BARABOO — In one of the first tests of Wisconsin's reporter shield law, a Sauk County judge ruled Thursday that state attorneys may not subpoena three journalists who covered the case of an Amish farmer facing criminal charges.

However, depending on what happens during the trial of Loganville raw milk farmer Vernon Hershberger, the judge said he may reconsider the Wisconsin Department of Justice's request to subpoena the reporters.

"The state has not shown — and I'm not persuaded — that the information they seek in these reports is not attainable from any other source," Sauk County Circuit Court Judge Guy Reynolds said in court Thursday.

Wisconsin Department of Agriculture, Trade and Consumer Protection investigators raided Hershberger's shop in June 2010 and placed seals on his coolers. They said Hershberger failed to renew state licenses to produce and sell dairy products.

In the days that followed, television and newspaper journalists who visited Hershberger's farm reported that he had defied the order, broken the seals, and was again selling to customers. Hershberger said he was not required to have a license because store members leased his animals and were therefore part owners of the products they received at his store.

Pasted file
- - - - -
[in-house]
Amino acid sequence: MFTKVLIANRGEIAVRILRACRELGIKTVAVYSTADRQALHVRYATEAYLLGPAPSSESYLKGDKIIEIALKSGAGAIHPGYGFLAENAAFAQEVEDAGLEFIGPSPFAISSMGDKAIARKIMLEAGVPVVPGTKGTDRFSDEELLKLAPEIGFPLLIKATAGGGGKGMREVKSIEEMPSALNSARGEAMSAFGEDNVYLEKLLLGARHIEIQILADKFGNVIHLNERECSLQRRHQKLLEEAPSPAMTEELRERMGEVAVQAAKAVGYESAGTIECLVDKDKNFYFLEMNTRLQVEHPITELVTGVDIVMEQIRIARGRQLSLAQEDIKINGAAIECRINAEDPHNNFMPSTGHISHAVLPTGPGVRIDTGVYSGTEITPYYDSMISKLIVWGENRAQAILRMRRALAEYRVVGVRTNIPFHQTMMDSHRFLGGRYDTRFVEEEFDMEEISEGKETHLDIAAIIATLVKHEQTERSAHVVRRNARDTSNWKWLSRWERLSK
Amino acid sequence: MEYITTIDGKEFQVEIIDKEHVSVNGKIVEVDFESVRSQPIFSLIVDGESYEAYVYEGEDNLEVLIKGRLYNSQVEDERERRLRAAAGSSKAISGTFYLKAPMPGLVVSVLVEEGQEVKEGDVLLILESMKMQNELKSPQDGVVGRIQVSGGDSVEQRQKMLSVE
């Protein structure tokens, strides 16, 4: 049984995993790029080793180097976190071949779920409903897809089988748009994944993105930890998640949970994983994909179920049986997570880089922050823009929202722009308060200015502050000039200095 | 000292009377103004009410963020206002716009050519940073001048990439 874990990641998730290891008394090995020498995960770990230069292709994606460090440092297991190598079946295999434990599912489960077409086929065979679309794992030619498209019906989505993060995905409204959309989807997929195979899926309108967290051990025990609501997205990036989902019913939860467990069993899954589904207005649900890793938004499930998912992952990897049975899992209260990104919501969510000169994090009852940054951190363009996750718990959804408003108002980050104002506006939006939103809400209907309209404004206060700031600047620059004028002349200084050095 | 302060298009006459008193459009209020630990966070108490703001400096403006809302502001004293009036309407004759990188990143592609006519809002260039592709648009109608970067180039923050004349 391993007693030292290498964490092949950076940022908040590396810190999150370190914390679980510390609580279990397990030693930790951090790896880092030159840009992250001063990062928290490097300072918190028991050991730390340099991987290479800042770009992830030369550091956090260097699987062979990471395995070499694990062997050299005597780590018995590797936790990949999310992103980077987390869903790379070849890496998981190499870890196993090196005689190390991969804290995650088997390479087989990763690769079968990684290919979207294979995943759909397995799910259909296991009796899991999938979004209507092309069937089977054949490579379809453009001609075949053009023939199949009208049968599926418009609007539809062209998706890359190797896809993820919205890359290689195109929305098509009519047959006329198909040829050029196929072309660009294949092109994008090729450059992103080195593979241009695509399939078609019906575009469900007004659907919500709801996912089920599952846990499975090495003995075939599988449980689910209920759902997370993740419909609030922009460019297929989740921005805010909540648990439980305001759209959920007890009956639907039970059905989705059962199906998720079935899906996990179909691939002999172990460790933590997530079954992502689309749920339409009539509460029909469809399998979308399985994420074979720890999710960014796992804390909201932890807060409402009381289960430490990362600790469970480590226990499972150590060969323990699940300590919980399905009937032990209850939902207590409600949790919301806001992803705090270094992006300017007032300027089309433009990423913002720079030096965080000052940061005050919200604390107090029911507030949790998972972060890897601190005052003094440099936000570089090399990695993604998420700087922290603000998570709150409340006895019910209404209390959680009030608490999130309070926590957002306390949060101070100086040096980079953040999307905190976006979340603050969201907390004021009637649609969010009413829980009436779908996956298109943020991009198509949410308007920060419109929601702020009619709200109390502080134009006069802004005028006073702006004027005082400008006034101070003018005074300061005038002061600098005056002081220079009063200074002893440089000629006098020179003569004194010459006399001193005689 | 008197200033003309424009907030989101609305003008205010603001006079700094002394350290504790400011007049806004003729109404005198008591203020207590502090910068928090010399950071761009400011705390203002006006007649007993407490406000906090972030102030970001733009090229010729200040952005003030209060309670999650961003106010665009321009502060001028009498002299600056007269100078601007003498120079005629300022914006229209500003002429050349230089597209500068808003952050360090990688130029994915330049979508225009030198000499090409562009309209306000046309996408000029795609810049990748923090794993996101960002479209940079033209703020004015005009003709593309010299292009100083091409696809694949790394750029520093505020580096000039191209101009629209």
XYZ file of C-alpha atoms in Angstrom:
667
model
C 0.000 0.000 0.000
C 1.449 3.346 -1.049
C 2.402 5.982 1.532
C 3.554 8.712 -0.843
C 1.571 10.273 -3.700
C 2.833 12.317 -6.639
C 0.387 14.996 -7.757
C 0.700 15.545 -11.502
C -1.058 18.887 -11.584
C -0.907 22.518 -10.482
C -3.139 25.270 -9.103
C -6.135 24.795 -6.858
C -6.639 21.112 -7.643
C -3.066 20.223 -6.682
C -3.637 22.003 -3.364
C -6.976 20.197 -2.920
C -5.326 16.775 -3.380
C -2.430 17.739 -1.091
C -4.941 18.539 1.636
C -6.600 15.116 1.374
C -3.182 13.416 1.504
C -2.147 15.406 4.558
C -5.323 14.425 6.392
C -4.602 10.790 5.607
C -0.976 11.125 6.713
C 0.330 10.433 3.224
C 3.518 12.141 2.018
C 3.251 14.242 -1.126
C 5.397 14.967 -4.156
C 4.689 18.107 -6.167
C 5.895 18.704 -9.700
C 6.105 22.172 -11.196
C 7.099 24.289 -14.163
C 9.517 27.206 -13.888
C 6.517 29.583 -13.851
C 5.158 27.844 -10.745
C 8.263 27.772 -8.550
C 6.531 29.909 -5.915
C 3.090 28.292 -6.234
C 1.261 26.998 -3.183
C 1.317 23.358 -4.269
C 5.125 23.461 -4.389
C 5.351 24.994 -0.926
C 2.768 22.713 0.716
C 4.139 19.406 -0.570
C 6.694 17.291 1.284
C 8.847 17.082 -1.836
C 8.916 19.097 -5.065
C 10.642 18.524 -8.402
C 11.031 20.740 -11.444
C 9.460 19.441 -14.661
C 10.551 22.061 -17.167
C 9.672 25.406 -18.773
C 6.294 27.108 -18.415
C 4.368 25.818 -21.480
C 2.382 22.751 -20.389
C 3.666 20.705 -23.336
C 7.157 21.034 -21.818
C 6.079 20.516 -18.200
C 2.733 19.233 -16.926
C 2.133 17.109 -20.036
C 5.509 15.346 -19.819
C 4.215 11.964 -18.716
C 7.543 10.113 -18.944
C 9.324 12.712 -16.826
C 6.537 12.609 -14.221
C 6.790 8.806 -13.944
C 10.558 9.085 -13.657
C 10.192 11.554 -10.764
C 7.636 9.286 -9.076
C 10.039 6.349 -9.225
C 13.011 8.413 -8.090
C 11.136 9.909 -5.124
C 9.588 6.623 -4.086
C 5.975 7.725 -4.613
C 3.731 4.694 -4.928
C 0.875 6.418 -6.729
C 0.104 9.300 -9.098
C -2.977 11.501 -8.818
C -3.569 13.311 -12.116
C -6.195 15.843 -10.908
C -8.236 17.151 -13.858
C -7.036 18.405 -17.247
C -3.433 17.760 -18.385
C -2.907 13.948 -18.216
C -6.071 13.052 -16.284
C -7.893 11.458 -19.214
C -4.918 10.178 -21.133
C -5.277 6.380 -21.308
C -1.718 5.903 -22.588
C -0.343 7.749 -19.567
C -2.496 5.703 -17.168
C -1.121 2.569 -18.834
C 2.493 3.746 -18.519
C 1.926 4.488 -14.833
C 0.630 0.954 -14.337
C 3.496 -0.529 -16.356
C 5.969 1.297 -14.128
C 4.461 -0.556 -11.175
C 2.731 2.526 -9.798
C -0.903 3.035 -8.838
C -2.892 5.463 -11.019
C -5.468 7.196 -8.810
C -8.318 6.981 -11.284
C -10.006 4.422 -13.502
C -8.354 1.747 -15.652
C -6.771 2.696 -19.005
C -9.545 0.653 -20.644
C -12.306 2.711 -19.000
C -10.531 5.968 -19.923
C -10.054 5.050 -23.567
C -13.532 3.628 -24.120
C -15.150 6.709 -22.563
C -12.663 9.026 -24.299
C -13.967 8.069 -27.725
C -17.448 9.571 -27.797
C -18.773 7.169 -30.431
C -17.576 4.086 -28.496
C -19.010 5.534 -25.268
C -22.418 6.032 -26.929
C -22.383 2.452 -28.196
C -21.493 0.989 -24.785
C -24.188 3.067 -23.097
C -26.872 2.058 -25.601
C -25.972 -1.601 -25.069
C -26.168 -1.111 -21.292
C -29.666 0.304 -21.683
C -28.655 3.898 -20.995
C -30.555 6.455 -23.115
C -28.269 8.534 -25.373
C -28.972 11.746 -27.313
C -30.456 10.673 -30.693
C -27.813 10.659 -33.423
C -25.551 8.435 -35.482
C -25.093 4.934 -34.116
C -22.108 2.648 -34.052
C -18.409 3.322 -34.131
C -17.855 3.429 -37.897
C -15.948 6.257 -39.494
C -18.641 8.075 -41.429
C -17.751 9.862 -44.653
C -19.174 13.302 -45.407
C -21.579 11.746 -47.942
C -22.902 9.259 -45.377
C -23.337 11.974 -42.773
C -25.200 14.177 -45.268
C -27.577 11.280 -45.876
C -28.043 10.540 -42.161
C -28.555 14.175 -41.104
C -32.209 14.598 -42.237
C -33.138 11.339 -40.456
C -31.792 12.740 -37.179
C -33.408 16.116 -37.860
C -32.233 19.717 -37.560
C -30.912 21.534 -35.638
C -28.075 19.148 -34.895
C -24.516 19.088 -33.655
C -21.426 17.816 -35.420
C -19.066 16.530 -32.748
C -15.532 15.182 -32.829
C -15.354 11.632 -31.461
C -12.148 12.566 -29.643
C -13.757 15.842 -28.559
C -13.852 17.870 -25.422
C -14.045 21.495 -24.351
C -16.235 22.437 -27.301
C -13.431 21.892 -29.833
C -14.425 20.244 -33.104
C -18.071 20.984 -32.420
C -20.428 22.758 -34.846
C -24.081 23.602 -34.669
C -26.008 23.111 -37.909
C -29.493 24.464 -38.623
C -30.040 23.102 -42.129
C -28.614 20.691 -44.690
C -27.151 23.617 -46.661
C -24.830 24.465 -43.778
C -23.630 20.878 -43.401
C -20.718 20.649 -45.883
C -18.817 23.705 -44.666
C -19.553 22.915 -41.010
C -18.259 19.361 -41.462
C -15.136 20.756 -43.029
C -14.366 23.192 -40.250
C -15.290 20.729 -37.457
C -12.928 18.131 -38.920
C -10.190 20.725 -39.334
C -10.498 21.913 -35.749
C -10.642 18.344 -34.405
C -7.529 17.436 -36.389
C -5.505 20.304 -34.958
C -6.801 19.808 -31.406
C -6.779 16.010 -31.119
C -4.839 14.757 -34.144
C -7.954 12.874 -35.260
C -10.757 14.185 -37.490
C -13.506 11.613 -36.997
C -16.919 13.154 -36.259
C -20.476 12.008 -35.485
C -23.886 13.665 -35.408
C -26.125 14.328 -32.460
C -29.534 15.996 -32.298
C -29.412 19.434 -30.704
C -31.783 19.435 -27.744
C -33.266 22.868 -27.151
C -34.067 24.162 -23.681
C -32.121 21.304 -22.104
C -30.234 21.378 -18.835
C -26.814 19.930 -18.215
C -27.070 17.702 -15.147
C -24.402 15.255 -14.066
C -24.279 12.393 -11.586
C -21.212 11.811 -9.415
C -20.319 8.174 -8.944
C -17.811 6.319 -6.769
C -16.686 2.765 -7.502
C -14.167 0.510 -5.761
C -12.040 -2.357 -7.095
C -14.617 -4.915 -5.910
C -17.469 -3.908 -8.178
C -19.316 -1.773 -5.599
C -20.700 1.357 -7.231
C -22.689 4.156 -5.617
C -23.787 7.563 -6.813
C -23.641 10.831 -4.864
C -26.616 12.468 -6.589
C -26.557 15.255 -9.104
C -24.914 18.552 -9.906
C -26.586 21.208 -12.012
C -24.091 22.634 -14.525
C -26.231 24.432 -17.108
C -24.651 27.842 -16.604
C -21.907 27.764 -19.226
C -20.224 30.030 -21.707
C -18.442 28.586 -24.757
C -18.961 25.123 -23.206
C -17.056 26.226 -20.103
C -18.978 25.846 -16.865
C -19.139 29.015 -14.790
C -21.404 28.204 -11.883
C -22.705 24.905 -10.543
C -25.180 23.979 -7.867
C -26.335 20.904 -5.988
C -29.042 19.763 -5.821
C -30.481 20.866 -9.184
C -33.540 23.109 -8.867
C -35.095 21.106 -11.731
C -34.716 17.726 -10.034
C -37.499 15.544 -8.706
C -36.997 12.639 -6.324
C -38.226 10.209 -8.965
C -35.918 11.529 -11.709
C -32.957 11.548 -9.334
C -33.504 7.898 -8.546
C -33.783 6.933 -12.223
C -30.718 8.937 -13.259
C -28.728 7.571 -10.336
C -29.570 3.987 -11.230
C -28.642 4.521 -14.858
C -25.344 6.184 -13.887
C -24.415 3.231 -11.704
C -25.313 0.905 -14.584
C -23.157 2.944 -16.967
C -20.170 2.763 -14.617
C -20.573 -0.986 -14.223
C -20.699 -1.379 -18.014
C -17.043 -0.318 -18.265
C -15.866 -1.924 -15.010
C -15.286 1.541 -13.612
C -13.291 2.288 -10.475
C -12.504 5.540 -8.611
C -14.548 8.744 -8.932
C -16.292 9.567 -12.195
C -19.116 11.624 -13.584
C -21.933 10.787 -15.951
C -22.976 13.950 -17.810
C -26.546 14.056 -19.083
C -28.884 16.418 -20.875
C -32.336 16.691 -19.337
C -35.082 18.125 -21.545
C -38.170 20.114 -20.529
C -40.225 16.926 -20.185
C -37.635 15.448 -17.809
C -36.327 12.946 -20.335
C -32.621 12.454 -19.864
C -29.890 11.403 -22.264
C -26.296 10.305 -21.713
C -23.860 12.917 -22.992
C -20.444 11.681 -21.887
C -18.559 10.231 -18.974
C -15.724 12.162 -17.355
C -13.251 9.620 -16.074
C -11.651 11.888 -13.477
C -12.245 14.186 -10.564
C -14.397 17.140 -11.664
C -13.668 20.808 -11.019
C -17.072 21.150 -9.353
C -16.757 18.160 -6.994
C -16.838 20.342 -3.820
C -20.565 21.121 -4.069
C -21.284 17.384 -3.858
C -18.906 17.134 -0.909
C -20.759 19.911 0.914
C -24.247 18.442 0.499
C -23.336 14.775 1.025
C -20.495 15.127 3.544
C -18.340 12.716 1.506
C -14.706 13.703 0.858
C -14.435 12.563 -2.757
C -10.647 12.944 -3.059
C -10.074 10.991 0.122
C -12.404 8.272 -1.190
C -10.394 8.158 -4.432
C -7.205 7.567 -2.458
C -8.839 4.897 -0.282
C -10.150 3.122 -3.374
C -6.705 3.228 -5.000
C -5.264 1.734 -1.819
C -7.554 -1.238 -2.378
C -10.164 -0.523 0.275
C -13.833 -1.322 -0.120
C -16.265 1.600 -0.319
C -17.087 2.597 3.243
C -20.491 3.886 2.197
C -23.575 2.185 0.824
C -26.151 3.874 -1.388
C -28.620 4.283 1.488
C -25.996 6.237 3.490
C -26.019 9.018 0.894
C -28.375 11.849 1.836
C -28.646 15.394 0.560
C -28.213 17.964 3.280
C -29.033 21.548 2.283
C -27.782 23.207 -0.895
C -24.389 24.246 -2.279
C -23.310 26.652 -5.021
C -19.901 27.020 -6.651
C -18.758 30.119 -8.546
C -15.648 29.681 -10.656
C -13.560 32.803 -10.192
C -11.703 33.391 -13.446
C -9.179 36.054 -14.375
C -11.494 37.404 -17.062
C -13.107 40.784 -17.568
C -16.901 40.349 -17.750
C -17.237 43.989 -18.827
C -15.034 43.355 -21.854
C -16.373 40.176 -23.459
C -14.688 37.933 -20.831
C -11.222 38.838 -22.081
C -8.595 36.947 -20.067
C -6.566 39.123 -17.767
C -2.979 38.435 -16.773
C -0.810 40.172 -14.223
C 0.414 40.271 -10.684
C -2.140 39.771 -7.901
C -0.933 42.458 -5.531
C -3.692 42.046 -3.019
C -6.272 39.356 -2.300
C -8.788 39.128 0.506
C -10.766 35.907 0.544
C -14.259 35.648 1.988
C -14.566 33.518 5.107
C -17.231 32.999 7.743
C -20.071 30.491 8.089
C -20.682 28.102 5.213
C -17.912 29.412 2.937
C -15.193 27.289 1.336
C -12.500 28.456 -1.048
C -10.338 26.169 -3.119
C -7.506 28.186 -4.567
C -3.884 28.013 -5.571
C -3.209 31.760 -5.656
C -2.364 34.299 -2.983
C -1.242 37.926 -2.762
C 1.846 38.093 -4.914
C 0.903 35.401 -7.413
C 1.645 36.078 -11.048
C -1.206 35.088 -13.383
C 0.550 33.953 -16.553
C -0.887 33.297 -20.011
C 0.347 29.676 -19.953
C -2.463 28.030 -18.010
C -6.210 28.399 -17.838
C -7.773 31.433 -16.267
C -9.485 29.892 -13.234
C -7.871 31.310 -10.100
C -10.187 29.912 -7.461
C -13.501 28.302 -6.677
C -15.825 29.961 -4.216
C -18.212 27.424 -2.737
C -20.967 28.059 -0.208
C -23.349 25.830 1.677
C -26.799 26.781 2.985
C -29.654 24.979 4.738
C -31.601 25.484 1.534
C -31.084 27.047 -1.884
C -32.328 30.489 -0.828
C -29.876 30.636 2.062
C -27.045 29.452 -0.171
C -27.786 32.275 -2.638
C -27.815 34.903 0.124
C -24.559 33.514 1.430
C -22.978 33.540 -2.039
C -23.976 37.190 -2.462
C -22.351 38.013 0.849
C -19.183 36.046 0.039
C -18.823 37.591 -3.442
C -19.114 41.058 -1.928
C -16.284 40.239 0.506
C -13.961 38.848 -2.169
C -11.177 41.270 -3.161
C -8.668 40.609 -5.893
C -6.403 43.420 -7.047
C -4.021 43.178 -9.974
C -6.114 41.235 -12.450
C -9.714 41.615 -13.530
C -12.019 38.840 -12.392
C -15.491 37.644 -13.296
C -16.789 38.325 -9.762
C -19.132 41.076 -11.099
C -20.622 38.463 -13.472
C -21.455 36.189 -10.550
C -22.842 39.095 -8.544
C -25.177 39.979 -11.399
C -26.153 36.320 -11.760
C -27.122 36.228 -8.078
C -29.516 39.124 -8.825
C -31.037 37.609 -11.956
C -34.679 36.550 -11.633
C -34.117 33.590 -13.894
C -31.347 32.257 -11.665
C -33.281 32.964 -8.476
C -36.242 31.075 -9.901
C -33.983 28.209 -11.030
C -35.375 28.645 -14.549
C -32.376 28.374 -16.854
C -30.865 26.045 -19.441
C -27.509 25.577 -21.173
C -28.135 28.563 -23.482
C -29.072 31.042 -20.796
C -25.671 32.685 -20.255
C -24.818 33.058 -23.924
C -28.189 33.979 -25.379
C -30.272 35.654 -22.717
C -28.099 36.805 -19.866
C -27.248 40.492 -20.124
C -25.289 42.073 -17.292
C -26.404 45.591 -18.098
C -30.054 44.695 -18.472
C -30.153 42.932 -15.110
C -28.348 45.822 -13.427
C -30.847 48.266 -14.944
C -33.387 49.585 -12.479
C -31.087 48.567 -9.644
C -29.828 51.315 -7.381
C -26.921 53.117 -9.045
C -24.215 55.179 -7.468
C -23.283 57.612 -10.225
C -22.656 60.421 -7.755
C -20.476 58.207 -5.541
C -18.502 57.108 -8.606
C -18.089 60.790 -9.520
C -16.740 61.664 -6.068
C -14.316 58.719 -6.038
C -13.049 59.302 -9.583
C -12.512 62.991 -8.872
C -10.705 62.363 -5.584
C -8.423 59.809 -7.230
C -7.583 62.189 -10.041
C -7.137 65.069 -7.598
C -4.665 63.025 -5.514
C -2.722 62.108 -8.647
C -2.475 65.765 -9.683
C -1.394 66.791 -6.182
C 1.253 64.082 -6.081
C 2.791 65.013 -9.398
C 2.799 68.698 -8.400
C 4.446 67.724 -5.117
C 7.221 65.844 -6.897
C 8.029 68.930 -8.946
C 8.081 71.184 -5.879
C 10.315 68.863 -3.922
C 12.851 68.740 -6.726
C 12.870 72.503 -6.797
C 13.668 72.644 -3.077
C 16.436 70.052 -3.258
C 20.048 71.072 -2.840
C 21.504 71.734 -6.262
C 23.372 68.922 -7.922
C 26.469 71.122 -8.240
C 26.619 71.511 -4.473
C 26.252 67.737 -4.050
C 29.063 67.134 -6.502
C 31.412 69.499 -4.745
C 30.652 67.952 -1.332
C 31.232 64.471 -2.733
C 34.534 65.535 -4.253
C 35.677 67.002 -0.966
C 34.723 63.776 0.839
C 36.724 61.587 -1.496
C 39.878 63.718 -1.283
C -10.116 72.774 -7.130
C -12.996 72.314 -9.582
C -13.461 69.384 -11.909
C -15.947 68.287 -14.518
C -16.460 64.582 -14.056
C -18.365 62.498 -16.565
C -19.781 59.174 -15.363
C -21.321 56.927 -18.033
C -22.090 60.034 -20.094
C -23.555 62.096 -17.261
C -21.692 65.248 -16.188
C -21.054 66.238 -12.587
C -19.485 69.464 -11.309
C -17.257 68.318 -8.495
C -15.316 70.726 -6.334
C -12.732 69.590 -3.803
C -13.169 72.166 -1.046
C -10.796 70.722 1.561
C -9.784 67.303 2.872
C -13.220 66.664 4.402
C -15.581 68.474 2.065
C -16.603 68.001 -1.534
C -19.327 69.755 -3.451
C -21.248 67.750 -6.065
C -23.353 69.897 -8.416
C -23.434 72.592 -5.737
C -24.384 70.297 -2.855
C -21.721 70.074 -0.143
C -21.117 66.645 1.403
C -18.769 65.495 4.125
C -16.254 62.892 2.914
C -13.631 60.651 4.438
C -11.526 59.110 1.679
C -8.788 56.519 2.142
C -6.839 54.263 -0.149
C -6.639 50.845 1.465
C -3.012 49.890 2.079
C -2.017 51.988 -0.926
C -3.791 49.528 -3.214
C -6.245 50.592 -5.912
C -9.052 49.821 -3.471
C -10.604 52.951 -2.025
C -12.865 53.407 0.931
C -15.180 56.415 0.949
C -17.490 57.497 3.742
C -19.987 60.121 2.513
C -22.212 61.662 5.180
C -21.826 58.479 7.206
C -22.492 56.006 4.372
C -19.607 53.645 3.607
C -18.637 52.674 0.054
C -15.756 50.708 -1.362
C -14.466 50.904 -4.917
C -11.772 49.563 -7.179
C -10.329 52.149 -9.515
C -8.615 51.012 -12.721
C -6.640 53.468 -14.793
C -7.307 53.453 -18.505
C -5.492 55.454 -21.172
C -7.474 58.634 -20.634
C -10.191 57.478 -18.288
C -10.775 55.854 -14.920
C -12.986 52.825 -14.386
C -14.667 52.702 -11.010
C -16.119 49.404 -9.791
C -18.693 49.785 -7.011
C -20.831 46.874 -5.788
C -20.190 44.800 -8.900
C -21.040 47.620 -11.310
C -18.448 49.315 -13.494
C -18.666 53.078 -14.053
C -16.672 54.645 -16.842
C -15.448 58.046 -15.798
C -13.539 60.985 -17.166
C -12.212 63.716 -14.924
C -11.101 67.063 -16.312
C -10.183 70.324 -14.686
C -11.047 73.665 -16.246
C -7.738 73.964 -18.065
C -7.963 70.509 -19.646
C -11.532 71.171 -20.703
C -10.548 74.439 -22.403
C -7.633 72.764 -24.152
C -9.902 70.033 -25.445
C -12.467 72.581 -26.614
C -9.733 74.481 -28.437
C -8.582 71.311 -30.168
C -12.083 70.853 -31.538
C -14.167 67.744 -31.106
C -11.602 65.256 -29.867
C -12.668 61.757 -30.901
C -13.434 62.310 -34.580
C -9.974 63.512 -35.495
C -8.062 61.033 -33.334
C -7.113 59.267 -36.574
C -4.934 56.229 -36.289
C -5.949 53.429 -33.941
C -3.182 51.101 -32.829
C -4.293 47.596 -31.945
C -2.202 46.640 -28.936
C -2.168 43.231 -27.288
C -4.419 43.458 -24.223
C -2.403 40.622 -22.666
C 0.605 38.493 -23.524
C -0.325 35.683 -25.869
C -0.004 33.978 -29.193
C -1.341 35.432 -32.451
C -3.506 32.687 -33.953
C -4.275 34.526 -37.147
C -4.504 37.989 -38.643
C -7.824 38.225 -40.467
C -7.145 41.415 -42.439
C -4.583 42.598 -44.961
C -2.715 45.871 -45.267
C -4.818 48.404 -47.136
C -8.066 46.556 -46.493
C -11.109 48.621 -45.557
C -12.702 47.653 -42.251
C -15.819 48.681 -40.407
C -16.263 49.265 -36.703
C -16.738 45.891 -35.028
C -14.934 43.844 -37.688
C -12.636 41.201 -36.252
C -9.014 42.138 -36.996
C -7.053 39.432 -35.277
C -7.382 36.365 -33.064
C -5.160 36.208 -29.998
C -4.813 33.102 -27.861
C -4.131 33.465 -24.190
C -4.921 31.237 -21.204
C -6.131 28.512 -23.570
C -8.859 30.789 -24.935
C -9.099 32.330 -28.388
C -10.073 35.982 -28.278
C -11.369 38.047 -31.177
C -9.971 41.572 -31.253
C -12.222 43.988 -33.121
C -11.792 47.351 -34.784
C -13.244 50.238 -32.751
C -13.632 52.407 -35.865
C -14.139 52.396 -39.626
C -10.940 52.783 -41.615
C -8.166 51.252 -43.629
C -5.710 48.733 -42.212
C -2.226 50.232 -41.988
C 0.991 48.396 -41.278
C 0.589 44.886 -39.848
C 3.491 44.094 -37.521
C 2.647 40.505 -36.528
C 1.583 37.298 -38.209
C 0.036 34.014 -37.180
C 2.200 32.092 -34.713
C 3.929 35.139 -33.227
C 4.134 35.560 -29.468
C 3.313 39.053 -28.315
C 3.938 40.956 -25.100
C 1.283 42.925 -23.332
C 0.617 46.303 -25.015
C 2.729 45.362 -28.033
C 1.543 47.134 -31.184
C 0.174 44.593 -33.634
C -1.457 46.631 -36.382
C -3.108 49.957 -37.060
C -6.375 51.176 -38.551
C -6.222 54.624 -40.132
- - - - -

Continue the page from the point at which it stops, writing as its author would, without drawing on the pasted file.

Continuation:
In December 2011, Hershberger was charged with four misdemeanors related to the unlicensed production and sale of dairy products, as well as violation of the hold order placed on his products during the raid. A trial is slated for January.

DOJ attorneys filed motions to request that Reynolds authorize the issuance of subpoenas to Capital Times reporter Jessica VanEgeren, WISC-TV News 3 reporter Marc Lovicott and WMTV NBC 15 reporter Chris Woodard. But that request only could be granted if circumstances met criteria established in the state's reporter shield law, which was signed into law by then Gov. Jim Doyle just weeks before the raid on Hershberger's farm.

State Journal reporters Chris Rickert and George Hesselberg had been subpoenaed in the same case, but those subpoenas were later withdrawn.

The law only permits the subpoena of journalists if the information sought is not available from any other source. Attorneys for the reporters said the state could get the same eyewitness accounts of Hershberger's alleged actions from others who were on scene, such as customers.

If in the course of the trial it becomes clear that the state may not get the information it seeks from non-journalist witnesses, Reynolds said, he may reconsider the subpoena request.

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